Deciphering the TN Seatbelt Laws
The Tennessee Department of Safety and Homeland Security reported that in 2020, there were 175,063 car accidents, out of which 5,735 resulted in fatalities or serious injuries. The latter number could’ve been lower if everyone had their seatbelts on.
A safety belt can save your life or help you avoid spending months in a hospital. Learn about TN seatbelt laws, and you can prevent devastating consequences. Buckling up will also save you money since not complying with these laws comes with a fine.
Use our guide to collect information on:
- Seatbelt regulations
- Child restraint rules
- Cost of a seatbelt ticket
- Dismissal of wrongly issued tickets
The law in Tennessee says that drivers and front-seat passengers must be properly buckled up while the vehicle is in forward motion—or they’ll be fined. Both the lap and shoulder belts need to be in place.
The seatbelt law is primary, so the law enforcement officers have the right to pull you over for a failure to wear a seatbelt without any other cause.
Adult backseat passengers aren’t required to use a safety belt, but it is recommended that they do so. Wearing a seatbelt in the back can reduce injuries during a car crash.
If the backseat occupants are 17 years old or younger, they must have a seatbelt on. Not abiding by this law will result in a fine.
Drivers are responsible for ensuring that children younger than 16 are properly restrained. In case the parents or legal guardians are present—even if they’re not driving—they’ll need to pay the fine for non-compliance.
All children who are eight years and younger and shorter than 57 inches can only sit in the back of the vehicle. The restraint system must meet the federal motor vehicle safety standards, or it won’t be valid.
To avoid the ticket for breaking child seatbelt laws, follow these restraint instructions:
|Child’s Age||Required Weight/Height||Appropriate Restraint System|
|Under one||Under 20 pounds||Rear-facing infant seat|
|One to three||Over 20 pounds||Forward-facing safety seat|
|Four to eight||Under 57 inches||Booster seat|
|Eight to 18||At least four feet and nine inches||Regular seatbelt|
The law does exempt the following people from wearing a seatbelt:
- Vehicle occupants with a medical certificate from a licensed physician about a condition that prevents them from using a safety belt
- Mechanics or salespeople working for an automobile dealer while they test-drive a vehicle
- Rural letter carriers during their work hours
- Utility workers as well as water, gas, and electric meter readers while they operate a vehicle under 40 mph or when they reenter it frequently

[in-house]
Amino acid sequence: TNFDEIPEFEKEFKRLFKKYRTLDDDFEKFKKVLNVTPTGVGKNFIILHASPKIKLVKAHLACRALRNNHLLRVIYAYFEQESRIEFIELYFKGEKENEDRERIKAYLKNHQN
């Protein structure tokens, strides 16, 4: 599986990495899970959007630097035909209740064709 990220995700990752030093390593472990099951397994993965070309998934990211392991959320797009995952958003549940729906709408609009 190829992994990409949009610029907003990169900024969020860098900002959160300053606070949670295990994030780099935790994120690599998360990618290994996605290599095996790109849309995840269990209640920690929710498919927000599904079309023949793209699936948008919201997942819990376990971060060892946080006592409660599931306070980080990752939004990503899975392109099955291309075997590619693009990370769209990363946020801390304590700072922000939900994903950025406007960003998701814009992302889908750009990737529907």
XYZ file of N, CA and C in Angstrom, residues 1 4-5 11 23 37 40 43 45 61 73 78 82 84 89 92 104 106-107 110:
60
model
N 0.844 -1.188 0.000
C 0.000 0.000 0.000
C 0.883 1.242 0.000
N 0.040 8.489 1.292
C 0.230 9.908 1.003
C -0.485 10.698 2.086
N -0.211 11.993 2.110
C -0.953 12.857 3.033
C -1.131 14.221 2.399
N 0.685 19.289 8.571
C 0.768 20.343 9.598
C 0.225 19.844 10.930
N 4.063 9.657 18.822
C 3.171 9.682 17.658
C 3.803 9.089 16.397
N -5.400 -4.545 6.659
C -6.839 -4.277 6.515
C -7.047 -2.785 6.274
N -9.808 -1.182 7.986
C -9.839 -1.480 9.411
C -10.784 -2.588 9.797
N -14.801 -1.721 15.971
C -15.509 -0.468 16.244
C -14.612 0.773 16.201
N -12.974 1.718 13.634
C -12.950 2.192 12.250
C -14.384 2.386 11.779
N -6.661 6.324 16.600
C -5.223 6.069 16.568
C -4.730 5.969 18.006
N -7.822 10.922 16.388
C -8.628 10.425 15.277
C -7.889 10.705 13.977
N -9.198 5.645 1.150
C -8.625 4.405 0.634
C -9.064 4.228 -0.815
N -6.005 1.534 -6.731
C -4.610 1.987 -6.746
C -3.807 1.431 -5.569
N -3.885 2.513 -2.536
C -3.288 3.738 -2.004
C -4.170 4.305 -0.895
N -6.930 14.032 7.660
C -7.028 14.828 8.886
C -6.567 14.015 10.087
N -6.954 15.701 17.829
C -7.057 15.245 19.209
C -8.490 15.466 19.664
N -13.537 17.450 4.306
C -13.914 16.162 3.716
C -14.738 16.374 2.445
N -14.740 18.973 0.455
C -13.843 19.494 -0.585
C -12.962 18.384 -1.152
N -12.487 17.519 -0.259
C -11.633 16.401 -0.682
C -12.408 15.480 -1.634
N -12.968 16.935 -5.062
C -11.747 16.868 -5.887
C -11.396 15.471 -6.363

- Newspaper delivery people
If you break any seatbelt law in Tennessee, you’ll need to pay up. The fines are as follows:
|Not wearing a seatbelt—first offense||$25|
|Not wearing a seatbelt—subsequent offenses||$50|
|Failing to properly restraint child passengers||$50|
Endangering children by not placing them in an appropriate car seat or a seatbelt can have another repercussion. The state may also demand that you attend a class about the risks of not restraining child passengers.
The State of Tennessee uses a point system to keep an eye on the drivers’ moving traffic violations. When you collect a certain number of points, your license can be suspended or revoked.
If you get a seatbelt in the Volunteer State, here’s what you can do:
- Pay your fine in the court that has jurisdiction over your offense
- Don’t pay for the ticket, and deal with an increased fine caused by a civil penalty, litigation taxes, court costs, and similar later
- Go to court and contest the ticket you received unfairly
The latter is applicable when the officer didn’t notice that you had the seatbelt on or you had a valid reason not to wear it.
Building your argument so it convinces the judge of your innocence isn’t easy. You have the right to do it yourself, but some hire lawyers—which can ultimately cost more than the ticket.
Do you want to skip the hassle of forming your defense? , and take a cost-efficient shortcut to a convincing ticket appeal!
Our nifty app can put together a strong appeal letter in less than three minutes. It only takes a click here and there, and you’ll finish the whole process without stress or hassle.
Take four simple steps to get your appeal ready:
- Search for the Seatbelt Ticket tool
- Upload a picture of your citation
- Tell us about:
- Who got the ticket
- What argument you have
- When the ticket was issued
- Whether you have any evidence to support your argument
Based on your answers, we’ll personalize the appeal and mail it to TN authorities in your stead. DoNotPay’s assistance doesn’t end here. Whenever you hit the road, you can turn to our state-specific guides for a bird’s-eye view of the seatbelt laws.
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